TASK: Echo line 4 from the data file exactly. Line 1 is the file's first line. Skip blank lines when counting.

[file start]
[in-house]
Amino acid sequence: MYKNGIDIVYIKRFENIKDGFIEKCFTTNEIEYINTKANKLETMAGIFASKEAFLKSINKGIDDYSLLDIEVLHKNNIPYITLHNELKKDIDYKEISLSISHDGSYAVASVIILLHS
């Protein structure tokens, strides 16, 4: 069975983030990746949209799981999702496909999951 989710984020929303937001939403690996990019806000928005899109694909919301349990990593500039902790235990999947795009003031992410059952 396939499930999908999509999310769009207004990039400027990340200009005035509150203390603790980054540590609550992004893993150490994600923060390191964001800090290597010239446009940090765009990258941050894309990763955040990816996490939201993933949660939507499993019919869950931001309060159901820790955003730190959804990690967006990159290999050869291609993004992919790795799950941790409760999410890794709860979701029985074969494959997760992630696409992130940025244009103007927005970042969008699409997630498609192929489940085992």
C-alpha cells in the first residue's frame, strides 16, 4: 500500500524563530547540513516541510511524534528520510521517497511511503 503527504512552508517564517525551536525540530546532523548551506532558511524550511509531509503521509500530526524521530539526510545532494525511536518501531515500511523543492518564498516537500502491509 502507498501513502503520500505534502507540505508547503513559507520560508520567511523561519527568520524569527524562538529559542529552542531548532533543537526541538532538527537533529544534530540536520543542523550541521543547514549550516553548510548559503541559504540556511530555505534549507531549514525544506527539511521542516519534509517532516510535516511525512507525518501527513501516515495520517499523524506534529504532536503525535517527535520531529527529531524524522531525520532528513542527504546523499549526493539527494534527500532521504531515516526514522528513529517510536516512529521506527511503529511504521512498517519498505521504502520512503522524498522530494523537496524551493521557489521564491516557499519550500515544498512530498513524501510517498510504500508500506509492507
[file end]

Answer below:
C-alpha cells in the first residue's frame, strides 16, 4: 500500500524563530547540513516541510511524534528520510521517497511511503 503527504512552508517564517525551536525540530546532523548551506532558511524550511509531509503521509500530526524521530539526510545532494525511536518501531515500511523543492518564498516537500502491509 502507498501513502503520500505534502507540505508547503513559507520560508520567511523561519527568520524569527524562538529559542529552542531548532533543537526541538532538527537533529544534530540536520543542523550541521543547514549550516553548510548559503541559504540556511530555505534549507531549514525544506527539511521542516519534509517532516510535516511525512507525518501527513501516515495520517499523524506534529504532536503525535517527535520531529527529531524524522531525520532528513542527504546523499549526493539527494534527500532521504531515516526514522528513529517510536516512529521506527511503529511504521512498517519498505521504502520512503522524498522530494523537496524551493521557489521564491516557499519550500515544498512530498513524501510517498510504500508500506509492507